Chasidic Insights

on the Weekly Parsha

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by Zvi Akiva Fleisher

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Ch. 1, v. 1: "Eileh hadvorim asher di'ber Moshe el kol Yisroel" - "Eiloh" negates the previous. The matters that Moshe spoke to all of Yisroel were to not become haughty because of all the good deeds that one has already done. He should negate the previous actions and feel that he is just starting out. (Rabbi Dovid Yitzchok Eizik Rabinowitz - the Holy Admor of Skolia)

Ch. 1, v. 1: "El kol Yisroel" - Moshe's words of rebuke were aimed only at the bnei Yisroel. When Hashem contemplated punishing them for their shortcomings Moshe only spoke of their positive attributes. (Rabbi Yoseif Moshe of Zolozhitz)

Ch. 1, v. 1: "Bamidbor bo'arovoh mole suf" - The desert symbolizes deprivation and difficulties, while "arovoh" means sweet. Moshe advised them to not let trials and tribulations destroy their spirit and not let seeminly sweet pleasures that are contrary to the law or spirit of the Torah lure them away from the correct path. The way to do this is "mole suf," look towards the end, i.e. calculate the loss of doing a mitzvoh against the gain of fulfilling it, and likewise calculate the ephemeral pleasure of a sin against the tremendous spiritual loss that one will suffer on the day of reckoning. (Nirreh li)

Ch. 1, v. 2: "Har sei'ir ad ko'deish" - The evil inclination, whether it is like a mountain (to the righteous) or as a hair (to the wicked, as per the gemara Sukoh), has to be worked on and brought into te camp of sanctity, "ad ko'deish." (Kedushas Levi)

Ch. 1, v. 5: "Bei'eir es haTorah hazose" - No matter how much Torah knowledge one amasses, there is an endless amount more to learn. The Torah is likened to a wellspring. Even though much water is drawn from it, it remains full. (Nirreh li)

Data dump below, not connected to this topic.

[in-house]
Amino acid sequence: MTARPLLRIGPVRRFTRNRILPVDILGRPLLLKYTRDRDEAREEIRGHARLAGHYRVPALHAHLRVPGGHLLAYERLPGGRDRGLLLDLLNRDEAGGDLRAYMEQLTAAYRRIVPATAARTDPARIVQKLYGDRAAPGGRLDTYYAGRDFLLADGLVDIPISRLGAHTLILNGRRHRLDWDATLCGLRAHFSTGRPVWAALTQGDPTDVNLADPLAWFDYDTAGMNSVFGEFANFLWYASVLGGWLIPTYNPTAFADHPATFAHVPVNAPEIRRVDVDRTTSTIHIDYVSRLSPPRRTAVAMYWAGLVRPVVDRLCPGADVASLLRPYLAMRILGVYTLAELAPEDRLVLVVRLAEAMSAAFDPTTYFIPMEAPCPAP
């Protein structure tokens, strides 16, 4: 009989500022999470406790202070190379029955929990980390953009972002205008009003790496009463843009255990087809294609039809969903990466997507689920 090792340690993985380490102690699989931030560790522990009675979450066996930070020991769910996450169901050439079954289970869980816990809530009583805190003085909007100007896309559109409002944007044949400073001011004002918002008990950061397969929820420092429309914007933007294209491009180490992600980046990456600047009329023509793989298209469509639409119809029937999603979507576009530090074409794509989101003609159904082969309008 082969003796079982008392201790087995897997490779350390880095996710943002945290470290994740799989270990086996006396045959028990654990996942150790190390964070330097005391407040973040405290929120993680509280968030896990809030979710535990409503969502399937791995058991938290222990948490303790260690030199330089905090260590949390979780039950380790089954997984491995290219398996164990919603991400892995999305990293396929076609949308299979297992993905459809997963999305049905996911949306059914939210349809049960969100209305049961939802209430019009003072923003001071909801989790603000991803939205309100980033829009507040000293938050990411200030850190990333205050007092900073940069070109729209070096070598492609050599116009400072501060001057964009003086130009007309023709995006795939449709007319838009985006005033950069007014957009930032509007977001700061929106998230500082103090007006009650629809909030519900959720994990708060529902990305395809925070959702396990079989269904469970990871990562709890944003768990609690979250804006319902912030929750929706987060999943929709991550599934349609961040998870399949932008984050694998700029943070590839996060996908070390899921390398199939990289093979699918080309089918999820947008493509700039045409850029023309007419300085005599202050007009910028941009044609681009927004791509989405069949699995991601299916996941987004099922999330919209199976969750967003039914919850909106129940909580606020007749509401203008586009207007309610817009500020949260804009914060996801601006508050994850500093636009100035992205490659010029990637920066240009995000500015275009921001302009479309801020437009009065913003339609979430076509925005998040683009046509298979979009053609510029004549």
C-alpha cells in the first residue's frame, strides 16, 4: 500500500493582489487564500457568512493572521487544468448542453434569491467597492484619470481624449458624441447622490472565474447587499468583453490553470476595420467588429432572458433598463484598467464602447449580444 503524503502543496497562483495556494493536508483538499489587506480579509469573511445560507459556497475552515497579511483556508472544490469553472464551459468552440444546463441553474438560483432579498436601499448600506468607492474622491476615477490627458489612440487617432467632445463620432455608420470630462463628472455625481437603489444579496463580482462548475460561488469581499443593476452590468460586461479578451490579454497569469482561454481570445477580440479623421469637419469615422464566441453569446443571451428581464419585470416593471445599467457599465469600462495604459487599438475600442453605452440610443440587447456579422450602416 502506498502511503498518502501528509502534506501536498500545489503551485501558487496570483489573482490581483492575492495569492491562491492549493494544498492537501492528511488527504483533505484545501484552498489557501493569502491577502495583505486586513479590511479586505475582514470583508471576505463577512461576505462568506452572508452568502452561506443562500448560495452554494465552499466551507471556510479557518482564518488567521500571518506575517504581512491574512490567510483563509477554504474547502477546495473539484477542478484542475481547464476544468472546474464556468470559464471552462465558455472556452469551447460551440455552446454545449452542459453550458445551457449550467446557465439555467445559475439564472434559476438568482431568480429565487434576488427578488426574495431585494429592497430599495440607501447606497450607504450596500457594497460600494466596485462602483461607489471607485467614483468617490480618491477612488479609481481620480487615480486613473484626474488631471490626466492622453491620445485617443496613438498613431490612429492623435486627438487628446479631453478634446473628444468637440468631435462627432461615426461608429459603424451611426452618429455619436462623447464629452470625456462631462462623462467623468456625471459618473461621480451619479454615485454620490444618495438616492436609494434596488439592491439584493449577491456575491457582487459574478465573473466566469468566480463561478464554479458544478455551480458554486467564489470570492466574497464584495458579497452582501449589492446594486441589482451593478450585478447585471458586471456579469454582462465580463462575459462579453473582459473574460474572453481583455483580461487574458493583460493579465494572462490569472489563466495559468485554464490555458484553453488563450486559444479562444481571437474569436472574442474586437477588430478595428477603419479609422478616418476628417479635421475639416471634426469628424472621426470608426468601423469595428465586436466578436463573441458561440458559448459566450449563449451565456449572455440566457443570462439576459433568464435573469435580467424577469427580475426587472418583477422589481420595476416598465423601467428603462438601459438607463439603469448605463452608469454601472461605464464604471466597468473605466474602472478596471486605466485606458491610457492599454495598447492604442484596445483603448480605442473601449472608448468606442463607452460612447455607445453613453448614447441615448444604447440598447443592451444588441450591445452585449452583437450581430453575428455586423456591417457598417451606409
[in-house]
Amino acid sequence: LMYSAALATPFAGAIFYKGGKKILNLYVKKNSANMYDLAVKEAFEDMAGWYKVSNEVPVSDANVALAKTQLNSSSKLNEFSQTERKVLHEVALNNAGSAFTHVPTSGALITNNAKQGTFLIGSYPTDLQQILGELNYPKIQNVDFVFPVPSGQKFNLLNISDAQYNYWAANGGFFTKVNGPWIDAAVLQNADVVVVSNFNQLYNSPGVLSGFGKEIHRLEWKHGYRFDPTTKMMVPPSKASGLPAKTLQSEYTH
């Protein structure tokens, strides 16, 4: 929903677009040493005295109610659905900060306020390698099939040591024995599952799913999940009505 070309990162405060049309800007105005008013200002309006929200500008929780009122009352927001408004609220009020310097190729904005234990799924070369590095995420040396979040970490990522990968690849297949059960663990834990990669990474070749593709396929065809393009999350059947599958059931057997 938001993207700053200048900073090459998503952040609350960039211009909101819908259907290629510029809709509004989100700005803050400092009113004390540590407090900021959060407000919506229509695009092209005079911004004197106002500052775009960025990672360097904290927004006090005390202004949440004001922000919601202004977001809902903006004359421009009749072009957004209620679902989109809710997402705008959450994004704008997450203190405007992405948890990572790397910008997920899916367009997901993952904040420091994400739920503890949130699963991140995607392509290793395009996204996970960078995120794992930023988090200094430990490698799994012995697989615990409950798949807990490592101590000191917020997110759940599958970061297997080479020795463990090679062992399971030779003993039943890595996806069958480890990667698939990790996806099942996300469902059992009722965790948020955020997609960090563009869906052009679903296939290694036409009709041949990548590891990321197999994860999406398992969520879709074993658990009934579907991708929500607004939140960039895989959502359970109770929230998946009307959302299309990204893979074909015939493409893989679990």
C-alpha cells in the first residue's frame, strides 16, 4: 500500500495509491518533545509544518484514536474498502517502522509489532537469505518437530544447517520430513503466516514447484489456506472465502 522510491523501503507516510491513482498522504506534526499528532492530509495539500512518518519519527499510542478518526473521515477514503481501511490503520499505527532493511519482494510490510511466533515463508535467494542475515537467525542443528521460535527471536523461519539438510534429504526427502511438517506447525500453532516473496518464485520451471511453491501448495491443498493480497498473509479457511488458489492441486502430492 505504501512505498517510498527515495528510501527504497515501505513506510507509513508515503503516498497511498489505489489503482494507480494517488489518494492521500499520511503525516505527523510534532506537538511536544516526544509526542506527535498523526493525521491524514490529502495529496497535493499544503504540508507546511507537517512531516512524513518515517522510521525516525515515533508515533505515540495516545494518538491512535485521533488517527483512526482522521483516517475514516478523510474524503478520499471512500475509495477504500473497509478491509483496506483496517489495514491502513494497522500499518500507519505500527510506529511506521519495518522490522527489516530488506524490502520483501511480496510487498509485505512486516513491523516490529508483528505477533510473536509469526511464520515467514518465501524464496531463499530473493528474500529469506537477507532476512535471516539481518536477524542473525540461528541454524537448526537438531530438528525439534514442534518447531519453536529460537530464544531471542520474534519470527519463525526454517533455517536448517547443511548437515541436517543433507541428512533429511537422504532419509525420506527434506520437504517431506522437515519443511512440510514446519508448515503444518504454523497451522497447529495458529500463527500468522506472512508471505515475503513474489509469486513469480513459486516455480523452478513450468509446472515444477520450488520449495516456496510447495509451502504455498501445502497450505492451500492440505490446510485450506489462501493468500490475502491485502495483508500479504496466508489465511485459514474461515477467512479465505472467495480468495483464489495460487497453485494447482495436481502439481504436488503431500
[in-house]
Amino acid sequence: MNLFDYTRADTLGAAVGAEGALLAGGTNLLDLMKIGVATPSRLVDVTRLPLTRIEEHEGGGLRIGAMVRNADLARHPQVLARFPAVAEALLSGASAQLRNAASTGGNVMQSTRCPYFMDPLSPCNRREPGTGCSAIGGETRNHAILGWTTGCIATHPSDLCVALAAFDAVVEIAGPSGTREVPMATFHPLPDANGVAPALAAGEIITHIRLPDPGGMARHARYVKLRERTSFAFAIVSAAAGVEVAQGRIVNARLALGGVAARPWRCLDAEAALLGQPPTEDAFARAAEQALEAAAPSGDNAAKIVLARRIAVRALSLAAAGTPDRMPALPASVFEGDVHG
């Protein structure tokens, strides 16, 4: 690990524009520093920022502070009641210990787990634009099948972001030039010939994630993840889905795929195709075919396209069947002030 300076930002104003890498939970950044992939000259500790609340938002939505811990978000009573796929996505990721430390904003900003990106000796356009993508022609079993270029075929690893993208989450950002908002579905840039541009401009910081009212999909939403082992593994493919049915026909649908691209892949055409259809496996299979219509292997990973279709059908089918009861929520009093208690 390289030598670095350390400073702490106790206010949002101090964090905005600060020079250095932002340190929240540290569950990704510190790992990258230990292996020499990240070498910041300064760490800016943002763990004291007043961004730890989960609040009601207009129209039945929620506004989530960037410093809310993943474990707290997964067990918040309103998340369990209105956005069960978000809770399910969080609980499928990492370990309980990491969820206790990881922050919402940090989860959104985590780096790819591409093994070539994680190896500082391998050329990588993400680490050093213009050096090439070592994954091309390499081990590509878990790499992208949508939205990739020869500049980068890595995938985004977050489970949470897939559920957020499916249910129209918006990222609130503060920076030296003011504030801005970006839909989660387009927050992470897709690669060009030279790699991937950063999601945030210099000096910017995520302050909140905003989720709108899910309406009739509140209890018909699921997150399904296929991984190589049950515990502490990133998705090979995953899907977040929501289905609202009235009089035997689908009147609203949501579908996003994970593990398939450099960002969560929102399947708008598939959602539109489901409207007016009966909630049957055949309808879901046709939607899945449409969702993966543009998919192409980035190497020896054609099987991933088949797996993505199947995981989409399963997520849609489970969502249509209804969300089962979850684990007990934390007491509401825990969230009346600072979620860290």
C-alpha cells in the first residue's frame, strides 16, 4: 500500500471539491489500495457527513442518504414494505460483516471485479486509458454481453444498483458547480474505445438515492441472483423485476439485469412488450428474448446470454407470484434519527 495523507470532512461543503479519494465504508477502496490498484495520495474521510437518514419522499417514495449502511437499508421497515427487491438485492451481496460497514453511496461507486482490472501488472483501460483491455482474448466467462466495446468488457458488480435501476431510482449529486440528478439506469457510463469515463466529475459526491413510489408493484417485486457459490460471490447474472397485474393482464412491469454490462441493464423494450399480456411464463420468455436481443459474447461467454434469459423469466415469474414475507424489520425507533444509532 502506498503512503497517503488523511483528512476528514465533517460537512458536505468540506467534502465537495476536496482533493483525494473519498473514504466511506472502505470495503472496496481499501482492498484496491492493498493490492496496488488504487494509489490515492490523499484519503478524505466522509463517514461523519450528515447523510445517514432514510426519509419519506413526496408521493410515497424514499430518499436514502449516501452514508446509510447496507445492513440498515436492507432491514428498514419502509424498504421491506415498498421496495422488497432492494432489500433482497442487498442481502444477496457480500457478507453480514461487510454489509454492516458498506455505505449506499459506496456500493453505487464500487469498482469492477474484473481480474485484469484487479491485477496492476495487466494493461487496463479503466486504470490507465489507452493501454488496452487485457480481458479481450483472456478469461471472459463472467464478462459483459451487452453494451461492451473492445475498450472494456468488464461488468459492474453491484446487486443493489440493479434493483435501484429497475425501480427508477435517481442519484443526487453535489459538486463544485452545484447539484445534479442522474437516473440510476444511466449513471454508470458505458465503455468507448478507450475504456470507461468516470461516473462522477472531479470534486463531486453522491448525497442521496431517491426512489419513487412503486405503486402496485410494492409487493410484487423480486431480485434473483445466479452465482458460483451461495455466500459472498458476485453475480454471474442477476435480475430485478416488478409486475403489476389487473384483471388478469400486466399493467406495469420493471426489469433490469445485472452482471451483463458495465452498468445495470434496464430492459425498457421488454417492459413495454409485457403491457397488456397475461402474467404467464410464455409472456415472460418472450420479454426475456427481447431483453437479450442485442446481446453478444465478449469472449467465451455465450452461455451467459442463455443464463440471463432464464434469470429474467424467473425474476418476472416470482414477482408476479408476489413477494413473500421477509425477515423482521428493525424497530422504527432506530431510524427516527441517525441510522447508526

Ch. 1, v. 5: "Es haTorah hazose" - Rashi says that Moshe explained the Torah in seventy languages. Even though the translation of the Torah into just Yivonis caused darkness to descend upon the world, MOSHE's teaching it brought about no negative affects. (Rabbi Yitzchok Yaakov of Biala)

Perhaps we can differentiate between the Torah being transmitted verbally and being committed to writing.

Because the bnei Yisroel would be dispersed among the seventy nations in the future, it was necessary for Moshe to explain the Torah in seventy languages. The translations empowered the bnei Yisroel to withstand the trials of each of the nations through the strength of the Torah. (Sfas Emes)

Ch. 1, v. 13: "Chachomim" - Rashi says that this means bashful people. This is understood according to the dictum of our sages that if a wise person is arrogant, his wisdom will dissipate. (Rabbi Chaim Elozor Shapiro of Munkatch in Chaim V'sholo-m)

Ch. 1, v. 16: "Shomo'a bein acheichem ushfat'tem tzedek" - Rashi says that "shomo'a" is like "zochor" and "shomor." Just as one who keeps the laws of Shabbos is considered a partner with Hashem in the creation of the world, so too, one who judges and rules properly is also considered a partner with Hashem in the creation of the world, as per the gemara Shabbos 10b. (Rabbi Chaim Elozor Shapiro of Munkatch in Chaim V'sholo-m)


See also Sedrah Selections and Oroh V'Simchoh

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